“Do I need a derailleur guard on my bike?” Before we answer that question, how good are you at riding? How often are you likely to go down crashing on your right side? Well, that’s the side where you find the chain. Considering the above issues, do you need a derailleur guard?
You need a derailleur as a beginner, just in case you happen to fall. Also, derailleur guards are essential for kids who often park their bikes by jumping off and running. Additionally, if more than one person uses the cycle, then a derailleur guard is necessary.
All the same, the more experienced riders rarely have derailleur guards on their bikes.
What Does a Derailleur Guard Do – Do I Need a Derailleur Guard?
A derailleur is in a geared bicycle keeps your chain in perfect alignment. It also makes shifting gears smooth and fast.
Unfortunately, if the derailleur is bent, you will have problems with your chain. It could start slipping or even fail to reach some gears.
Consequently, the derailleur happens to be a sensitive part of any geared bike. That is where the derailleur guard comes in.
A derailleur protector works as a bulbar in case of a side fall. It reaches the ground before the derailleur does. As such, it is the guard that takes most of the beating.
So, in simple terms, a derailleur guard protects your derailleur, and its hanger in case of bike falls, during transportation, or storage.
On the other hand, you notice that derailleur guards are not popular with expensive or high-end bicycles. To most cyclists, this brings up the question, “Do I need a derailleur guard?”.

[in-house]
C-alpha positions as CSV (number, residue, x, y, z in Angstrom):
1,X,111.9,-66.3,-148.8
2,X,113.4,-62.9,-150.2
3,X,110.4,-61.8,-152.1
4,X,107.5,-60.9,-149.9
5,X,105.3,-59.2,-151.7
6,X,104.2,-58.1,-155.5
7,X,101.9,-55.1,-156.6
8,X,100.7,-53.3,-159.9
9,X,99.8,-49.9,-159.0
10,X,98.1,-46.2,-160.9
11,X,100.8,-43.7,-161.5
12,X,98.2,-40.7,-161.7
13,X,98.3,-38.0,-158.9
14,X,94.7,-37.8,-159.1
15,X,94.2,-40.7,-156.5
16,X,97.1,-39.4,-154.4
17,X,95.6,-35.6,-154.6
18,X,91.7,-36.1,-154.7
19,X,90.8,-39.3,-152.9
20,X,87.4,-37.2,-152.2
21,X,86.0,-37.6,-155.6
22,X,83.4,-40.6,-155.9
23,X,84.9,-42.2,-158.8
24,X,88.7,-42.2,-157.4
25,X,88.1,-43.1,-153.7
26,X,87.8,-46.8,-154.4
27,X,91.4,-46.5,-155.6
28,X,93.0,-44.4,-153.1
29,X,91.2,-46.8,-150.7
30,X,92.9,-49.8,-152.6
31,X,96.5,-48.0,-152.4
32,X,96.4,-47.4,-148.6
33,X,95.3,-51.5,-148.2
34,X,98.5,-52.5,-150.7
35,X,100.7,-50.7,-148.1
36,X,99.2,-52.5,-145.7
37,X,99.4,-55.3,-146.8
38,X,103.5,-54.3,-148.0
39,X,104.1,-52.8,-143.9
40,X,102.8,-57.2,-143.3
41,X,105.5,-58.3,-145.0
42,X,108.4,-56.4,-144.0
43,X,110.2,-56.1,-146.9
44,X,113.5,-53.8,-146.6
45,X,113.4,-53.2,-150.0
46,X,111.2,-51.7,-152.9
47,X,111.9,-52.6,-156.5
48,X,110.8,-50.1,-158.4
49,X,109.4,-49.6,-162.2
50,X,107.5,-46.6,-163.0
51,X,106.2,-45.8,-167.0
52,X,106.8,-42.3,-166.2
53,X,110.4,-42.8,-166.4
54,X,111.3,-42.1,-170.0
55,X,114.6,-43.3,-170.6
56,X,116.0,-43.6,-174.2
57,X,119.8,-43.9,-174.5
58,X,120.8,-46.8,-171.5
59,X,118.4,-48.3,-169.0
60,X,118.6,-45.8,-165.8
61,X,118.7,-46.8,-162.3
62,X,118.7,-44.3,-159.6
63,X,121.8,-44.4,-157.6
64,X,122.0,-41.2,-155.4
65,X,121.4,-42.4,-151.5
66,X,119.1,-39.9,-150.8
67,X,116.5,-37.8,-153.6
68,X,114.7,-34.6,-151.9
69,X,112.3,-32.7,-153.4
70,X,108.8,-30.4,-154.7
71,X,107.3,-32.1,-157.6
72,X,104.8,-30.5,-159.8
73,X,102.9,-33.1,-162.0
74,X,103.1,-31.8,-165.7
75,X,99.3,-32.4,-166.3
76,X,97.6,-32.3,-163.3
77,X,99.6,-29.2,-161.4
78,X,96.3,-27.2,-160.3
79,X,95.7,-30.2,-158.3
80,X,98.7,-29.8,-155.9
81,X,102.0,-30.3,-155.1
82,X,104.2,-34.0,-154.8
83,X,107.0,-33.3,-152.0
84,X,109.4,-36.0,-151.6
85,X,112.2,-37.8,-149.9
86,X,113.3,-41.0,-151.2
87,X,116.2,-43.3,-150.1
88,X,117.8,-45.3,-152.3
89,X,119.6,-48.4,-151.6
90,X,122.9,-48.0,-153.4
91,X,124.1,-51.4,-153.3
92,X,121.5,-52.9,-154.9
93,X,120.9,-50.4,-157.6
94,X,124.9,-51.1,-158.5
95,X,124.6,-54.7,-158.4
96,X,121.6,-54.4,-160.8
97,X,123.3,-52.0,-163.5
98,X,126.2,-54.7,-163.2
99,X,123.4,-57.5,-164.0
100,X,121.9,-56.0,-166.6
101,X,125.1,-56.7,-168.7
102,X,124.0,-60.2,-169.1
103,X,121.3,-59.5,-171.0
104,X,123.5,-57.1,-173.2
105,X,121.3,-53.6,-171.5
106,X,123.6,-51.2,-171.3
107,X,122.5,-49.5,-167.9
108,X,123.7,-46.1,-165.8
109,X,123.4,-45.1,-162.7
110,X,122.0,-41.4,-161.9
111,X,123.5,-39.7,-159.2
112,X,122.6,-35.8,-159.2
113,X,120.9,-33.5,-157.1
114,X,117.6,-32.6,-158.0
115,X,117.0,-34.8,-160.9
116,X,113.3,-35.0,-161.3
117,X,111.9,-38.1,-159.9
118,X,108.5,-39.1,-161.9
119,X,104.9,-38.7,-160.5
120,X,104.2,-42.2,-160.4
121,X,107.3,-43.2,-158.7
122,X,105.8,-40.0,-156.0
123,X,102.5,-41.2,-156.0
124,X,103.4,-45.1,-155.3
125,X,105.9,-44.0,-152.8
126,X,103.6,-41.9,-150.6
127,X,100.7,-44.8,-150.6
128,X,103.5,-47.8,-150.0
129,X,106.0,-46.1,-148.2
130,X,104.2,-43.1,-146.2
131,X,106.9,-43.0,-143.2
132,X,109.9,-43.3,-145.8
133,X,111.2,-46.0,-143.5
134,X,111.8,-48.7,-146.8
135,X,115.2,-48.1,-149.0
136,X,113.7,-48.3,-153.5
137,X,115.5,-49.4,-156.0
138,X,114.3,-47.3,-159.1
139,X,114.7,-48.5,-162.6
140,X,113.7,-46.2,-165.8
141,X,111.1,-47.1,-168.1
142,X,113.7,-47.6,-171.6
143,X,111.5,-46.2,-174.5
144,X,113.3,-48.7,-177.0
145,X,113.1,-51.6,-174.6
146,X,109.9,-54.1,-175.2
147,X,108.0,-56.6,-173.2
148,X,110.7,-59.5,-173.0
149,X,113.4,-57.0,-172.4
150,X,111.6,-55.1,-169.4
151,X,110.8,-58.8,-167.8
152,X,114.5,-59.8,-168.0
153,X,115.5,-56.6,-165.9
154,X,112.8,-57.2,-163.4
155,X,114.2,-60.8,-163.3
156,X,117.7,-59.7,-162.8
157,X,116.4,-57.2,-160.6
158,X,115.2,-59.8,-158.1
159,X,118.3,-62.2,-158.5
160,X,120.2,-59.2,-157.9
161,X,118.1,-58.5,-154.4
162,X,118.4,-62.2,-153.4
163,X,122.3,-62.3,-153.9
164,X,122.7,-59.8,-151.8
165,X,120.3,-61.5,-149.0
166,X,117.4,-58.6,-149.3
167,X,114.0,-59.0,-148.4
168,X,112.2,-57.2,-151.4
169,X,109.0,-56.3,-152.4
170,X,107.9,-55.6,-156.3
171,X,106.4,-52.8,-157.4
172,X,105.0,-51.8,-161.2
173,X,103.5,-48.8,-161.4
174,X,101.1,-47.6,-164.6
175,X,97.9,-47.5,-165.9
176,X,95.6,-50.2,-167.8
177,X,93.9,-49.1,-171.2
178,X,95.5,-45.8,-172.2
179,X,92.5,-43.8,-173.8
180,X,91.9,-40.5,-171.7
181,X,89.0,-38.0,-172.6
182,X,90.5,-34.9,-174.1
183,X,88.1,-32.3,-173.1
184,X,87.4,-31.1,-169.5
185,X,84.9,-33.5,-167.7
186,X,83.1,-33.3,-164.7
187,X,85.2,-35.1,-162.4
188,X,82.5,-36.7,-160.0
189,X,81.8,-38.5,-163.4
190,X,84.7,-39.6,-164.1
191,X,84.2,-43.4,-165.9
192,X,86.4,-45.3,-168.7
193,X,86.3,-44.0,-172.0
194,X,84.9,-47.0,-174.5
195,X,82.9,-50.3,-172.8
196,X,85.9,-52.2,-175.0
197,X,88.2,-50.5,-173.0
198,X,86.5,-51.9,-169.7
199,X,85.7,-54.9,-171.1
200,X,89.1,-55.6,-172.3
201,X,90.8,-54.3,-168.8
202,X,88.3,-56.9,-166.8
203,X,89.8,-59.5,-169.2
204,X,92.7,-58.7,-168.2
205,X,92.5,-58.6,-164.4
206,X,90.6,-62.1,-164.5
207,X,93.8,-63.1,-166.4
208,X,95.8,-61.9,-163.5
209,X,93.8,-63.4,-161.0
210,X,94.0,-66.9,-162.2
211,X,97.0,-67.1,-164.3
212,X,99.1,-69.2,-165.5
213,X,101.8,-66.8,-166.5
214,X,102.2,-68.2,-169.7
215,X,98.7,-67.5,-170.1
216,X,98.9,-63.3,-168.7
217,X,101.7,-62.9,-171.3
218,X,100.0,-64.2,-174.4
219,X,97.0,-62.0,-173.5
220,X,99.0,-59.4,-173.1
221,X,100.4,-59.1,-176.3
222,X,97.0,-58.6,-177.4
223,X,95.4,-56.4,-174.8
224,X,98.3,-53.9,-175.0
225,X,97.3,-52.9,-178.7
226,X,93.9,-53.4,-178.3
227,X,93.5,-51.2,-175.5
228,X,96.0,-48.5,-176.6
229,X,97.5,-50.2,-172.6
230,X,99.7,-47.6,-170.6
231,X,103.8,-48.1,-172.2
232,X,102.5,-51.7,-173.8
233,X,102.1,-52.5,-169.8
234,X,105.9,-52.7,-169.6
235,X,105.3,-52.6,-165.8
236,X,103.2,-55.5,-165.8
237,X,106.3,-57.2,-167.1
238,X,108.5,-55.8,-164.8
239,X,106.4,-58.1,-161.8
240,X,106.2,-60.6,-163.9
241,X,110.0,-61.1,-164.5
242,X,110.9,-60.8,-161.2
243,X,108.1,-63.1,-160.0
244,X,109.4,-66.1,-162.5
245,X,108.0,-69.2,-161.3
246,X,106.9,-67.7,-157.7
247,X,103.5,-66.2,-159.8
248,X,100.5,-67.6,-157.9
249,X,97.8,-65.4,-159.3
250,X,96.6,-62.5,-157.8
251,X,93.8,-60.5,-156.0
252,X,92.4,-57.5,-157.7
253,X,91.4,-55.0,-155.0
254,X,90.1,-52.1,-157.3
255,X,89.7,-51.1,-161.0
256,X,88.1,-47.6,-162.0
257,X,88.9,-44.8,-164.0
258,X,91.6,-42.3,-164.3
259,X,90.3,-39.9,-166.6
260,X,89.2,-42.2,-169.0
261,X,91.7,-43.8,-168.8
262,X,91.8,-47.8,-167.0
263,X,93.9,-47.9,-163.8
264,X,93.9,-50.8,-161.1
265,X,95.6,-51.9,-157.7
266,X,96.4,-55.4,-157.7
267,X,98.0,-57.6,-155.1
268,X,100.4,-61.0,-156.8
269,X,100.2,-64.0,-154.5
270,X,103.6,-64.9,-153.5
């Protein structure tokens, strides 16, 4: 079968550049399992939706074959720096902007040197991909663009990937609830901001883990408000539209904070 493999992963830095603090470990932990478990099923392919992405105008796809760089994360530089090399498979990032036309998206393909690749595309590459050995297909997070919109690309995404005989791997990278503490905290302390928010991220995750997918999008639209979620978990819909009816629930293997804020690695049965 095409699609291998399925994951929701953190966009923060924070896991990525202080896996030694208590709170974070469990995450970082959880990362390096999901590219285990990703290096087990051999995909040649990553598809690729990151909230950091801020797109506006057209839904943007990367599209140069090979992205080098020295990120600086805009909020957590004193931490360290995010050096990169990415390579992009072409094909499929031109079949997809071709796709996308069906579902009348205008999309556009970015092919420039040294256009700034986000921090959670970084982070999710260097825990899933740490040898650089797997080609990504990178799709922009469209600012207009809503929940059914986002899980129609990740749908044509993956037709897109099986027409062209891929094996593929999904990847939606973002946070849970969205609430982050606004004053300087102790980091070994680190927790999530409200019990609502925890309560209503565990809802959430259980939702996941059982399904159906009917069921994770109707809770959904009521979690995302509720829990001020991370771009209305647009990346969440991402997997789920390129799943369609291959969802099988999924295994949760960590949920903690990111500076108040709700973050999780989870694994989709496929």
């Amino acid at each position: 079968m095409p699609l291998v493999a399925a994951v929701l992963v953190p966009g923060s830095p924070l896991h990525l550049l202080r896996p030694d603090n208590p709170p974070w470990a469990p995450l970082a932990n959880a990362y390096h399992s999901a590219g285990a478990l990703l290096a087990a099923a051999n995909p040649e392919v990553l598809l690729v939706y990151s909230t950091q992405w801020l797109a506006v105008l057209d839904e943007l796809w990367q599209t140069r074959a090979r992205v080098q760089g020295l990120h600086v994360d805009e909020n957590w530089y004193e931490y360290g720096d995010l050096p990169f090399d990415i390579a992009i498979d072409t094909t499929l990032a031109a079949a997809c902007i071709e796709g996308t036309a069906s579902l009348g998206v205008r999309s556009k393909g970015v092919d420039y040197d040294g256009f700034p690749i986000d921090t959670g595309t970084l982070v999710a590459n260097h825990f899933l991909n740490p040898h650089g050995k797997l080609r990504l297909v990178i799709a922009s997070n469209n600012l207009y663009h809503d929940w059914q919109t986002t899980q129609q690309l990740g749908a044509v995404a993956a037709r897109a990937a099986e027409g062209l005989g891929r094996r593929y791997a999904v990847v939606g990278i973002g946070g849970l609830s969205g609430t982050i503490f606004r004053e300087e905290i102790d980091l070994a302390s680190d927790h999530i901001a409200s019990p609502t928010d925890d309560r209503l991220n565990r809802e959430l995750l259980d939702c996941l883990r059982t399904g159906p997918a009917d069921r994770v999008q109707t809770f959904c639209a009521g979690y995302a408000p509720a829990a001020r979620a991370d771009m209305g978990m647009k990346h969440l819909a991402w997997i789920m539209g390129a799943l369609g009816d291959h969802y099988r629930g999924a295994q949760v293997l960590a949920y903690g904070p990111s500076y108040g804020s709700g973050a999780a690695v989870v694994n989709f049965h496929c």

Let’s look at some reasons as to why some bikes don’t come with derailleur guards.
Do I Need a Derailleur Guard – In What Situations?
Although pro riders mainly consider a derailleur protector no so necessary, there are situations when you need to have the guards on. Here are some of them.
When You Are a Beginner
Are you a beginner in cycling, and you are wondering whether you need a derailleur guard on your bike? Yes, you do.
When starting, a little precaution, especially on the delicate parts of your bike, can be quite rewarding. You don’t need to go for an expensive guard if you intend to take it off once you perfect your riding skills.
In that case, you may consider going for a derailleur protector such as the Mountain Bike Bicycle Rear Derailleur Guard that goes for only a few bucks without compromising on its quality.
The good thing about this universal derailleur protector is that it is easy to install. Also, it works with both quick release and bolt axles.
On Kids Bikes
Kids can be careless with almost anything. Actually, they most times don’t have that time to park their bike properly.
They simply jump off and drop the bike without much care. Consequently, the bike will most times fall on its right side, knocking the derailleur to the ground.
Also, kids even crash when you least expect.
For this reason, a derailleur guard will be an excellent investment into keeping your kid’s bike safe.
On a Touring Bike
For touring bikes, having a derailleur guard could save the day for you. Actually, a lateral fall with the loaded touring bike could adversely affect your peddling efficiency.
Again, amongst all the bikes, touring bicycles get battered most during those breathtaking trips.
Also, if you are transporting your touring bike, the derailleur may get accidentally hit by other luggage.
Installing a derailleur minimizes all these risks. Maybe you should look at Aturmon Carbon Steel Bicycle Derailleur Guard, which is effective and only goes for a small amount of money.
When There Are More Than One Riders
When you have to ride a bike without sharing, it is possible to take good care of delicate parts such as the derailleur. On the other hand, it is hard to ascertain the care the different bike riders take when sharing a bike.
For example, people use public bicycles like disposable items. For this reason, if a bike is shared by different users, adding a little protection could prove to be valuable.